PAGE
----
I don't know if there were many escapees from the local refor-
matory or if Artley just liked riding in airplanes, but almost every
week I would get a call to have the plane ready for another flight.
Most of our searches for inmates were really adventures as
they were flown at or below tree top level, and we often missed
trees and buildings by only a few feet. It never bothered me until
one incident near the end of our flying together.
Artley had called to have me meet him at Austin Straubel
Field. When he arrived, he put his walkie-talkie radio in the
baggage compartment behind the back seat of our Champ before
climbing aboard. Did I neglect to say that Artley weighed over
three hundred pounds? Even flying with less than a full tank of
gas, the plane was still overweight.
We pulled onto runway 18 for a takeoff into the south. I gave
the Champ full throttle and lifted her into the air. A few seconds
later, when we reached an altitude of only 10 feet, Artley

suddenly spun around to retrieve the walkie-talkie. When he

did, the gyrating effect of his turning body literally moved the
Champ twenty to thirty feet to the left, to the extent that we were
no longer over the runway. It really shook me up when I thought
of whatmight have happen if he had done that while I was flying
between two trees only a few feet above the ground. That
incident invoked an immediate talk about his movements when
we were in the plane together at low altitude. We never had a
sfc ^ ^

Between giving rides and taking care of other airport duties,

I spent my spare time studying and practicing the flight maneu-
vers required for a flight instructor rating. On May 2, 1958, my
instructor, Ralph Van Ess, finally decided I was ready and wrote
out a recommendation for the flight check. Before 1 could fly a

Champ to Wausau to take the test FAA Safety Agent Don with
Woods, I had to rent a parachute because one of the required
maneuvers was a precision spin.
I had never worn a parachute before and I found it quite
uncomfortable, but worse, it was thicker than the seat cushion I

had removed, and it changed my eye level. Fortunately that had

no effect on the results of the test, and I passed the maneuver

My problem happened when Don took the controls and told

me that he was going to do a spin, and that I was to analyze it and
tell him what he did wrong. 1 knew something was wrong
because the plane jerked something terrible. When he said,
"Well?" told him that
1 it wasn't done smoothly.
"Why?" he asked.
When couldn't give him the answer he was looking for, he

toldme to fly back to the airport where he promptly flunked me

on the "Analysis of Maneuvers." He then told me that when he
did the spin, he didn't use any rudder. When told him I didn't I

have my feet on the rudder, he said that was my mistake. He had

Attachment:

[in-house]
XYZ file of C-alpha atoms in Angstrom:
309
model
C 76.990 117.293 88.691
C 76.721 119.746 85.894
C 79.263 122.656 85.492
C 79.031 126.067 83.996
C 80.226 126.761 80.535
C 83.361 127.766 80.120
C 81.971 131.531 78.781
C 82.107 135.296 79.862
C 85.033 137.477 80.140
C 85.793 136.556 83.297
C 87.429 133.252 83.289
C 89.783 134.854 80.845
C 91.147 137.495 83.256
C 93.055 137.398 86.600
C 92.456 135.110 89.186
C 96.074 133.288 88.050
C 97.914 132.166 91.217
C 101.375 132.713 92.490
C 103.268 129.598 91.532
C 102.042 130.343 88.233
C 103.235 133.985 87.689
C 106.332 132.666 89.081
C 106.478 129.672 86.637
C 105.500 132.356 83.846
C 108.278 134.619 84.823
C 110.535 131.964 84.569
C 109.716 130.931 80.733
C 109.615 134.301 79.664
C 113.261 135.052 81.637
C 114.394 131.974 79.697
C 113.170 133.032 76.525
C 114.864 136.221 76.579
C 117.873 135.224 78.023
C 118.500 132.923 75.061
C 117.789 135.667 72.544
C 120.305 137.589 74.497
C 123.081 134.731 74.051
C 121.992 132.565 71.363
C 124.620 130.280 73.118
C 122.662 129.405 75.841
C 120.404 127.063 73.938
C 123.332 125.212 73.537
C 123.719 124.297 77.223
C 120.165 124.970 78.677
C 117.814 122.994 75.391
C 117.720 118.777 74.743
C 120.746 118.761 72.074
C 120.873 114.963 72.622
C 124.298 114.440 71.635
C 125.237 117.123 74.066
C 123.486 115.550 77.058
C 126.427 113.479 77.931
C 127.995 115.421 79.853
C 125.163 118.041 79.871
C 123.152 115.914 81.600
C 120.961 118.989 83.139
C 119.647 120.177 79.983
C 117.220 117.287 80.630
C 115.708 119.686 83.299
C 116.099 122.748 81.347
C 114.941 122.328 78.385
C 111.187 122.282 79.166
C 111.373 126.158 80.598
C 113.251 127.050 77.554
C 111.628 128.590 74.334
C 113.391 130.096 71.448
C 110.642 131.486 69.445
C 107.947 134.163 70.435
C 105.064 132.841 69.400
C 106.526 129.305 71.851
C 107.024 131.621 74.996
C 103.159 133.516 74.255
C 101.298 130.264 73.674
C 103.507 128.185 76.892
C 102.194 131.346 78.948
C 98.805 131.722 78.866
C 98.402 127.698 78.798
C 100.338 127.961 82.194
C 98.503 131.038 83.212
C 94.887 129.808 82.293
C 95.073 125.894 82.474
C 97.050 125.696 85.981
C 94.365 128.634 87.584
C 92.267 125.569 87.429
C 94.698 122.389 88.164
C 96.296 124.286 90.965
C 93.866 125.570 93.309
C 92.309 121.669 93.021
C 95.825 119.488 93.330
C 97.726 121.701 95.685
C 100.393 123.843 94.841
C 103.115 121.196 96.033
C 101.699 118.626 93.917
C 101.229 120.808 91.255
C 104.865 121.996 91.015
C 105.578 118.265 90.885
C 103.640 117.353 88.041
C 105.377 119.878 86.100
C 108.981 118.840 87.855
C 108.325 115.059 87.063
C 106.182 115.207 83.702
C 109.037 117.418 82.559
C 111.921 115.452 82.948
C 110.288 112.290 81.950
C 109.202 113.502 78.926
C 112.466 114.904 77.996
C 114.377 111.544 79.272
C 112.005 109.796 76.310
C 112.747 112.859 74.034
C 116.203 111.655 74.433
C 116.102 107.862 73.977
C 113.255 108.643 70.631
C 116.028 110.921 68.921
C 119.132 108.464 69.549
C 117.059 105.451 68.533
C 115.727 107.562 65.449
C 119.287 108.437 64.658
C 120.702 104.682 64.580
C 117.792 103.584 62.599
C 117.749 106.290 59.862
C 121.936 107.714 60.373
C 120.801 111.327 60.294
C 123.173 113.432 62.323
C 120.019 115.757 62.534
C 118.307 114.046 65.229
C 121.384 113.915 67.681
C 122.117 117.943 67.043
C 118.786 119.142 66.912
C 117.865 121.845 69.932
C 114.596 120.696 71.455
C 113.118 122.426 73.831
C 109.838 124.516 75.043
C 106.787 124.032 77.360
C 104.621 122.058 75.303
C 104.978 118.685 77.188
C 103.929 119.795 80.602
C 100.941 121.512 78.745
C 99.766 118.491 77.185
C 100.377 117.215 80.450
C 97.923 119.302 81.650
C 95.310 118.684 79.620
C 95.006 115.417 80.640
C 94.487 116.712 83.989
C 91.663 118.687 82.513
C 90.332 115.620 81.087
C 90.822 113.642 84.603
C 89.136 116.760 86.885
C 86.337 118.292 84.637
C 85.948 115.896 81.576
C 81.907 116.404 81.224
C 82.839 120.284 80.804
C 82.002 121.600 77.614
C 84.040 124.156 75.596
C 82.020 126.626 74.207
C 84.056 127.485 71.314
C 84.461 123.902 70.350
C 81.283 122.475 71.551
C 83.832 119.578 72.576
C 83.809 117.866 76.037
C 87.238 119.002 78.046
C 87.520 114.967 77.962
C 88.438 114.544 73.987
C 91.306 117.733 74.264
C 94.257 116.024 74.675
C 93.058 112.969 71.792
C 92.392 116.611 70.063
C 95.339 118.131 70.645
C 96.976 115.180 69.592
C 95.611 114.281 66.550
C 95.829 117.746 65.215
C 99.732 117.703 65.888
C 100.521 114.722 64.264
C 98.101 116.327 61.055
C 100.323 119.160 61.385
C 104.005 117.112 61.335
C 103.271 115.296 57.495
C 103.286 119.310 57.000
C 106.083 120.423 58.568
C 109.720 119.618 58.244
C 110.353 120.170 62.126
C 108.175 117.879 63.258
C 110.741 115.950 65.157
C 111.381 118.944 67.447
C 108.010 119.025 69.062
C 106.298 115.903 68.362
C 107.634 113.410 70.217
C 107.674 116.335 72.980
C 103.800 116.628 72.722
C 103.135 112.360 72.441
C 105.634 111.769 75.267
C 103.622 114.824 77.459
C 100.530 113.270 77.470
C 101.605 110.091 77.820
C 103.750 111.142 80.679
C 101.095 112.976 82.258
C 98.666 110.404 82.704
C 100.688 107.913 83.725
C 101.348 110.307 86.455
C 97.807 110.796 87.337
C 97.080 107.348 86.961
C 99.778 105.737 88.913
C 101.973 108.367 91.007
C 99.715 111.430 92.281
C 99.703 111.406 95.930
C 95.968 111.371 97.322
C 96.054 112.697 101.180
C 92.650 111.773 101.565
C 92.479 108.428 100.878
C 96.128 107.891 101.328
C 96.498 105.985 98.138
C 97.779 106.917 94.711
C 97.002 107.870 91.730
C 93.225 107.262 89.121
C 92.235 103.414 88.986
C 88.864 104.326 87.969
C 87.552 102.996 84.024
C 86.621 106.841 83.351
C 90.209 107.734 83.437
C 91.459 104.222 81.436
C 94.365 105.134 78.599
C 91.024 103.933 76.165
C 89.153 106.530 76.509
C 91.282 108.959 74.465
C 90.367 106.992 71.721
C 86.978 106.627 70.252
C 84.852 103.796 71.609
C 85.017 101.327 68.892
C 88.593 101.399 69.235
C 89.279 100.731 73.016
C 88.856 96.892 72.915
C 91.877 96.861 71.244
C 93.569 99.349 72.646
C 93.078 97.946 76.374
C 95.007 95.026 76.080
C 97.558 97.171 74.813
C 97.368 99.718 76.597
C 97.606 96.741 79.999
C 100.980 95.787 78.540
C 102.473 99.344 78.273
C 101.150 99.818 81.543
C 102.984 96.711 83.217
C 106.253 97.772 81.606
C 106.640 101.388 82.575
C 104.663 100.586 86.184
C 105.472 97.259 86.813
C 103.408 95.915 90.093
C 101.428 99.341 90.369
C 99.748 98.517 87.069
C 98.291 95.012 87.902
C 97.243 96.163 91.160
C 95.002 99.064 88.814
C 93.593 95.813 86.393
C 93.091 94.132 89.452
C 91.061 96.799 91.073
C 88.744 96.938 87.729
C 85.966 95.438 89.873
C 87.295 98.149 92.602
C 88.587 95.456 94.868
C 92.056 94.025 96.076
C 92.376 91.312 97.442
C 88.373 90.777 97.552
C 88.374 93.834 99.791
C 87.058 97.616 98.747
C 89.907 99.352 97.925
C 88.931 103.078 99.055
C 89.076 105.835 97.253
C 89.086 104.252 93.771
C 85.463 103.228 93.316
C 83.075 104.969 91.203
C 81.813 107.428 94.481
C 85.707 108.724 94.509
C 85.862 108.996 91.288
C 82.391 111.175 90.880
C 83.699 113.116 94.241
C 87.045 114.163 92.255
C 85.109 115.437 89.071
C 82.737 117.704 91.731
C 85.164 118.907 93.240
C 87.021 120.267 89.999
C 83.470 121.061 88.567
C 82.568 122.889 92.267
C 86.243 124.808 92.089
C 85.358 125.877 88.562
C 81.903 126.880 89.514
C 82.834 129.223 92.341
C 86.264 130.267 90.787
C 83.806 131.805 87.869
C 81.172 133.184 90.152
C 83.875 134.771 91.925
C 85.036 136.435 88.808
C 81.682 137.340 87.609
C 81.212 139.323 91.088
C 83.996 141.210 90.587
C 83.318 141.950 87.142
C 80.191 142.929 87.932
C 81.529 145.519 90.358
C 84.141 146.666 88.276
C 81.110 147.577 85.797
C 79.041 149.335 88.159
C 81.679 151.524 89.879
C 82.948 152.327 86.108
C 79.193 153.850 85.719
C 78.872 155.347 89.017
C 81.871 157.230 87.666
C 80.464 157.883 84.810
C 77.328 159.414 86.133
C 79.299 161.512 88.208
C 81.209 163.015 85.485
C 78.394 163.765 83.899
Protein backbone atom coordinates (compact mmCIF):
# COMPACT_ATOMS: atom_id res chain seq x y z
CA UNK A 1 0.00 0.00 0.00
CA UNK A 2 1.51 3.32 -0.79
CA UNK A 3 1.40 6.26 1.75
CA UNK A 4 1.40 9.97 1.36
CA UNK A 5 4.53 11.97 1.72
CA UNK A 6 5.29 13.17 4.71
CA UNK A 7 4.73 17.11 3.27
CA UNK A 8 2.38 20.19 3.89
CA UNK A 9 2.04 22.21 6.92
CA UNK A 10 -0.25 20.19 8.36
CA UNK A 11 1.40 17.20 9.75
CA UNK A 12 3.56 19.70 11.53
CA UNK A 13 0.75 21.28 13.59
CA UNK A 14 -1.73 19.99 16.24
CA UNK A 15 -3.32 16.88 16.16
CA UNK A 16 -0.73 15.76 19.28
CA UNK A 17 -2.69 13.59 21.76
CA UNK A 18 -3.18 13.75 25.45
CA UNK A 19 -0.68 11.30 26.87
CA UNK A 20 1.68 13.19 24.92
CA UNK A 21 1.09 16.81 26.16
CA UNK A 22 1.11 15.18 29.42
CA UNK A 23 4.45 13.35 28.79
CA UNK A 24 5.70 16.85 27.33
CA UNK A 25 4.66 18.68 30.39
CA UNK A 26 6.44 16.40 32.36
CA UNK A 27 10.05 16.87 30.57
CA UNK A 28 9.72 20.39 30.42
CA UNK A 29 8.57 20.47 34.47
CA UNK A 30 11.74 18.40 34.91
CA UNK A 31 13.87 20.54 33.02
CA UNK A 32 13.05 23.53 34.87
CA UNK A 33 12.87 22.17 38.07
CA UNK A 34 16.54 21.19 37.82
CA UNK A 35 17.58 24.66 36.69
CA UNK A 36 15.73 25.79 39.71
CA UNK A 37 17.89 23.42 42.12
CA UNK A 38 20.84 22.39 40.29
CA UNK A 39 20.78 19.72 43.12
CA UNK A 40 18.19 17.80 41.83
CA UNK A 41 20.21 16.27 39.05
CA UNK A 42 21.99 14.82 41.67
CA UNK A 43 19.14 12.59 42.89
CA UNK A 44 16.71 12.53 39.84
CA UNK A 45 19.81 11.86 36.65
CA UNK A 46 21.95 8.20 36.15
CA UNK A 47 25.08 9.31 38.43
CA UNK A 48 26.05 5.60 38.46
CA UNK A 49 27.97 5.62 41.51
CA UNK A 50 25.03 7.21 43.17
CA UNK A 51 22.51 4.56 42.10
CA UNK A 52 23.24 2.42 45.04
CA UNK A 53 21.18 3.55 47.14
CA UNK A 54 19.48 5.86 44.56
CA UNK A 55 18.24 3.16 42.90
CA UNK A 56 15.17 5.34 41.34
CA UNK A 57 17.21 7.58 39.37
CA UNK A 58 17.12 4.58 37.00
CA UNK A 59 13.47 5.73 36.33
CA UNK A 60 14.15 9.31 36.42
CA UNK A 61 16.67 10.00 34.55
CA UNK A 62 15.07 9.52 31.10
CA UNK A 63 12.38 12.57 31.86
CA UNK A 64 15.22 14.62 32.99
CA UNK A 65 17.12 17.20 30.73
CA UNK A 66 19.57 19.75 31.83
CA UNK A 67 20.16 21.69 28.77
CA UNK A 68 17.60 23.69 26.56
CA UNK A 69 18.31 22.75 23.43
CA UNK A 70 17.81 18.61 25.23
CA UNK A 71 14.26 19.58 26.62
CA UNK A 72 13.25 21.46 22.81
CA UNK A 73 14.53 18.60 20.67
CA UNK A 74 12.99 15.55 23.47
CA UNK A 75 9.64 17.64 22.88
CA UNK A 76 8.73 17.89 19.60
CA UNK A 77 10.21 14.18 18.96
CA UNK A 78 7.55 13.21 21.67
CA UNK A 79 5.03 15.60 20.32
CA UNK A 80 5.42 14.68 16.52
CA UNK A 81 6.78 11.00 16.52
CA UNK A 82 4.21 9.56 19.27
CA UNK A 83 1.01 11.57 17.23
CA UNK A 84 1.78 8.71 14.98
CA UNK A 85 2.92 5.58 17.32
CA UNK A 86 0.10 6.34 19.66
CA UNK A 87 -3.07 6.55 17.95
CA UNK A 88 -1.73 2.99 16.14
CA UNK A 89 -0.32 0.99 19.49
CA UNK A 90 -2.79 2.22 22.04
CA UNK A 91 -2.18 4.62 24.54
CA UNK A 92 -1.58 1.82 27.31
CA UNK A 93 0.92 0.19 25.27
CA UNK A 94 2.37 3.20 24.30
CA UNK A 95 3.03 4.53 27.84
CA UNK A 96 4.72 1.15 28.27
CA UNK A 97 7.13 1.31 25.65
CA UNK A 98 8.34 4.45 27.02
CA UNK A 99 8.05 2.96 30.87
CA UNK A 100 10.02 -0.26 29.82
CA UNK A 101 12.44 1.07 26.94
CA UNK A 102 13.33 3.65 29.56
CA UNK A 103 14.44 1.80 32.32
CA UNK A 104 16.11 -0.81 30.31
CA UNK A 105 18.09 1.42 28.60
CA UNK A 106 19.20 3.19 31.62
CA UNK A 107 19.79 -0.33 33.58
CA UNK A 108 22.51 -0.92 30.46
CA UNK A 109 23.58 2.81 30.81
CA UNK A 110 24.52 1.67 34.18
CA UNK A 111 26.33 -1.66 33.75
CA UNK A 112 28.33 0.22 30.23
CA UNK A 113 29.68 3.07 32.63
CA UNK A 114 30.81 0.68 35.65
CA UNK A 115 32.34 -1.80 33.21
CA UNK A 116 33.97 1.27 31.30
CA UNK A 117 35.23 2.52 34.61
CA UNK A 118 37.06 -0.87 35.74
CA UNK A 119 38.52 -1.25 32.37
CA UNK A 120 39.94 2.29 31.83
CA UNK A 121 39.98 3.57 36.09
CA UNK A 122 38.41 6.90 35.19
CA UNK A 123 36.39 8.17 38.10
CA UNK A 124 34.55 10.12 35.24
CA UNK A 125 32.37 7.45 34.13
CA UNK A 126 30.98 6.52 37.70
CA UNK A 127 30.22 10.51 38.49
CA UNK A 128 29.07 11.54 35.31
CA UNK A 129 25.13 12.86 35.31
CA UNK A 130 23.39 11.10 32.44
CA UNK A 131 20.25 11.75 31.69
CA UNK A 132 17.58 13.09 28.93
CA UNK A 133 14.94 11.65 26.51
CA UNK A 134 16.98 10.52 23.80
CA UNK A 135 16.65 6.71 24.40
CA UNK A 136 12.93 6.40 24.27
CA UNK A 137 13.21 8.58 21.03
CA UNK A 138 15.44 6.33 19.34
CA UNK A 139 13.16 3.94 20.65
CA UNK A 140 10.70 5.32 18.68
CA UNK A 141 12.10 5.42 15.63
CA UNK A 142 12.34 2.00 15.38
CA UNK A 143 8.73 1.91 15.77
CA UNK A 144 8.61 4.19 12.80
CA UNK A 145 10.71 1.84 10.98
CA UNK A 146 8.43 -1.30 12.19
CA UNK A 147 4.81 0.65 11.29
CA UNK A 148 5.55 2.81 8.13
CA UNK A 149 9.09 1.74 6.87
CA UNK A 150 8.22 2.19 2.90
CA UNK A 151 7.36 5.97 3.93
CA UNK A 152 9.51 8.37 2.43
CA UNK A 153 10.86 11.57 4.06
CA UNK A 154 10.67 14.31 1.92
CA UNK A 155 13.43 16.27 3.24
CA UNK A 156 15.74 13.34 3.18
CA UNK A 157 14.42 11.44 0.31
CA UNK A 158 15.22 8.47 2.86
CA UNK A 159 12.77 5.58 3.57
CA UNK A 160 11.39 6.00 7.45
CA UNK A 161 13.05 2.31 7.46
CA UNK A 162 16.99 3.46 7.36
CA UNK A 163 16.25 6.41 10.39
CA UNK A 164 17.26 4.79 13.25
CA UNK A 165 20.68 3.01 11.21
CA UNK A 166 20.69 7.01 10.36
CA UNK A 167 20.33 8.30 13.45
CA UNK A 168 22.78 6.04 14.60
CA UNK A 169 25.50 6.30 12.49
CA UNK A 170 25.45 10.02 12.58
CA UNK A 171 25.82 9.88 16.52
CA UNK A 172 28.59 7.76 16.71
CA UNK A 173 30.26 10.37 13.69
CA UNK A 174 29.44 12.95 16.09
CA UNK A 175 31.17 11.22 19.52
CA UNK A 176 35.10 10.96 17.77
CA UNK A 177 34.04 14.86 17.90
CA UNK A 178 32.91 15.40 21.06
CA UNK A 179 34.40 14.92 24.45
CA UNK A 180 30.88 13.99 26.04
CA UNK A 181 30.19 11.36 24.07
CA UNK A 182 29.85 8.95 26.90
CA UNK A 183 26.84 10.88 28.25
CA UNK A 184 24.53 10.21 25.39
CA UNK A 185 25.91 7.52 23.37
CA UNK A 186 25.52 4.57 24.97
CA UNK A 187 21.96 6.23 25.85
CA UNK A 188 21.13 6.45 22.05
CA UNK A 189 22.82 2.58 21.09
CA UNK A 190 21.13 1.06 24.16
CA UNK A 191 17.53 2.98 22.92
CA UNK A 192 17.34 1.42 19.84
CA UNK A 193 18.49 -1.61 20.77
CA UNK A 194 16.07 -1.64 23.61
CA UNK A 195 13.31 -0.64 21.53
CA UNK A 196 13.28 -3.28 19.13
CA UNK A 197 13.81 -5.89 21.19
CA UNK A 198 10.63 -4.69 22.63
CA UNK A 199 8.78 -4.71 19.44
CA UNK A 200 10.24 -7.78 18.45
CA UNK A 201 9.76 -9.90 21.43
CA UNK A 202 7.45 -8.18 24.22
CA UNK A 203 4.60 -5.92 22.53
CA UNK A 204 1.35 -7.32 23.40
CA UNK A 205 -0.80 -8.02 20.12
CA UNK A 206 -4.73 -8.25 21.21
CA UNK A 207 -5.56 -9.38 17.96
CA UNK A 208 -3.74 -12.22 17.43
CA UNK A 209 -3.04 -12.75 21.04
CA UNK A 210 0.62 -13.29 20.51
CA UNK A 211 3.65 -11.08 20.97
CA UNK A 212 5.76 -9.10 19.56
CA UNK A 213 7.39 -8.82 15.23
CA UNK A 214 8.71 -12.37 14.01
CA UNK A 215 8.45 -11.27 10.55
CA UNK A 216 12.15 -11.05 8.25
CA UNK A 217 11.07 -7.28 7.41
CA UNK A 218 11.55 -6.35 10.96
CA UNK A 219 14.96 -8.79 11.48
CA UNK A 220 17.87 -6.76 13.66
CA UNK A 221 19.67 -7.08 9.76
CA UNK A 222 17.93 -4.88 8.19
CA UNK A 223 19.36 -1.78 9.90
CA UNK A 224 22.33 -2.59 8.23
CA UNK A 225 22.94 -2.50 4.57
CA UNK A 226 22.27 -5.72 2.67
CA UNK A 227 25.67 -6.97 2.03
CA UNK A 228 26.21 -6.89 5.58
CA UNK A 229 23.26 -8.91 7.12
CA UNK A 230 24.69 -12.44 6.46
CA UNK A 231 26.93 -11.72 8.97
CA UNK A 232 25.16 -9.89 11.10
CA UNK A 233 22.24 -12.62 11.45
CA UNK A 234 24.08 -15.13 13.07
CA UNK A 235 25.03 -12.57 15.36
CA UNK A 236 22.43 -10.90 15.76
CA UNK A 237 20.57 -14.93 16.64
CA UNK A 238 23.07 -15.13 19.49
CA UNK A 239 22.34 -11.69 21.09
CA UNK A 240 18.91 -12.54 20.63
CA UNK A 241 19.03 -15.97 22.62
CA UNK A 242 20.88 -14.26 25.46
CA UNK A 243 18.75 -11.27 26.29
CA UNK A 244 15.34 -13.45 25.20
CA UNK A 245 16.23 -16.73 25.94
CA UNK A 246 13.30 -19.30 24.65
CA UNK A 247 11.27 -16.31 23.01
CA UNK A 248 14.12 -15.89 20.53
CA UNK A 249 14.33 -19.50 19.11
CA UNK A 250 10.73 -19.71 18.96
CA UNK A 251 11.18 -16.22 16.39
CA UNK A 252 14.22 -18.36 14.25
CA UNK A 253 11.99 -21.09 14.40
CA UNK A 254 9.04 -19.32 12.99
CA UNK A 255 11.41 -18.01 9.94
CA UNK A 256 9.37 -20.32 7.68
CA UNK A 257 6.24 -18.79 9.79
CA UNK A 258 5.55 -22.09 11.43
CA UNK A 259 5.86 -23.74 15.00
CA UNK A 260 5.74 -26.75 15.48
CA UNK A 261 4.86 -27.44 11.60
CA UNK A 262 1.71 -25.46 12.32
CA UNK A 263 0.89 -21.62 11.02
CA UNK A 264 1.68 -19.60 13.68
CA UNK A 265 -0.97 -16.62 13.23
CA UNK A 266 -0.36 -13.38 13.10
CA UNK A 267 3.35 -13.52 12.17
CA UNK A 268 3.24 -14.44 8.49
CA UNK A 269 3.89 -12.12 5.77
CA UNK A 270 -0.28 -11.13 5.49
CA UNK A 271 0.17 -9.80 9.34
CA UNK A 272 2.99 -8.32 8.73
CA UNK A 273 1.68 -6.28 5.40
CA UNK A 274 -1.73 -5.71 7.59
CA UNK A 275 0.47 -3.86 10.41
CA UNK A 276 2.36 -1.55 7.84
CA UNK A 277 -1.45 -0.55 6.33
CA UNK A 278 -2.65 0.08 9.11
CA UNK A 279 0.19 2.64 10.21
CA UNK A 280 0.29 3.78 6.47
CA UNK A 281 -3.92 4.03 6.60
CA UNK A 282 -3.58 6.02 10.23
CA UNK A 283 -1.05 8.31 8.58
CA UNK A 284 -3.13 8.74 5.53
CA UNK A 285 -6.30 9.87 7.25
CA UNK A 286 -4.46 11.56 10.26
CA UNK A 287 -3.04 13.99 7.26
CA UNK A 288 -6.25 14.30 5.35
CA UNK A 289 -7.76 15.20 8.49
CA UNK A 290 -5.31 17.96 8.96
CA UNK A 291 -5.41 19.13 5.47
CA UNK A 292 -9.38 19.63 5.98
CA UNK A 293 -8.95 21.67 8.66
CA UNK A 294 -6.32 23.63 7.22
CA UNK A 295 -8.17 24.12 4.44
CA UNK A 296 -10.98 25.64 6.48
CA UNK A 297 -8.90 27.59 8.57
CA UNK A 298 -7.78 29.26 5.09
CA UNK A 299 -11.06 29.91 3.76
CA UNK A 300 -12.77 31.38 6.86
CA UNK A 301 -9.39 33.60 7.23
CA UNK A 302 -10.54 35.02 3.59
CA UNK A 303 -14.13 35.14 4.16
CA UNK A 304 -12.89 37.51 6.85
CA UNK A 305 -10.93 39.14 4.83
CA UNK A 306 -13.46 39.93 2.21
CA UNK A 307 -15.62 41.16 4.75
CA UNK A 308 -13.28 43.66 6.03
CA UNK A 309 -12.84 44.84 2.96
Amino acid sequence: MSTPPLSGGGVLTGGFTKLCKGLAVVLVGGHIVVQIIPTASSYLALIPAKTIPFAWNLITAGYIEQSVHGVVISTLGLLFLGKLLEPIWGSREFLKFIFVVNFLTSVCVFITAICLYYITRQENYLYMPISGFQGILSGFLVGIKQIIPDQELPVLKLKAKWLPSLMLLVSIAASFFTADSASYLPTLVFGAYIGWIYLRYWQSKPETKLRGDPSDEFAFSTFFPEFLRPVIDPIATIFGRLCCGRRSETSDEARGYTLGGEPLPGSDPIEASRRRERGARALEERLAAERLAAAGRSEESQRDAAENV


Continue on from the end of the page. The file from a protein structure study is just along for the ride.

passed me on all of my maneuvers, and told me that would have I

to take the Analysis part over.

When I got back to Nicolet, Ralph and I immediately started
working on the problem, and two months later, July 24, I
returned to have Don Woods pass me and write out my limited
flight instructor rating. The limited part of the rating meant only

that my students had to take their flight tests with an FAA Safety

Agent like Don. I would have to get a certificated flight instructor
rating to be able to send my students to an examiner like Ned
Powers. (In order to receive my c.f.i. rating, I had to be a limited
instructor for one year.)
After receiving the rating, I walked out to the Champ and
took off for Green Bay. remember climbing to 1,000 feet, putting

my feet up on the instrument panel, and steering all of the way

home without using any rudder by maneuvering the plane only
with my hand on top of the stick. was flying like a drunken sailor

and singing "1-2-7-9-0-8-5" at the top of my lungs, to the tune of

Casey Jones. Don had told me that I hadto sign my instructor
rating number each time I signed a student log book, and that
was my attemptto memorize it.

* * *

Here's a little trivia: The very first instructor rating ever

issued by the U.S. government was to movie actor Bob Cummings.
He wasn't the first instructor, but he did get the first rating.

* * *

I gave my first lesson to Don Mastek two days later. My

second lesson was given Grant Dieck, the most talented
student I was ever to have. There will be more about him later.
Many little happened during those early days, some
ofwhich I thought were funny at the time. My tenth student was
Doyle Kloehn who went on to get his private license. On one of
I stood behind him and watched as he took a coin
his first lessons,
out of his pocket to use as a screwdriver to turn the dzus fittings
on the engine cowling. After checking the oil and completing the
"under the cowling" inspection, Doyle used the coin again to
lock the fittings, then threw it over his shoulder into the tall grass.
He couldn't believe it when
him what he had done, but I
I told
kidded him for years about being "old money bags" who had
money to throw away.
* * *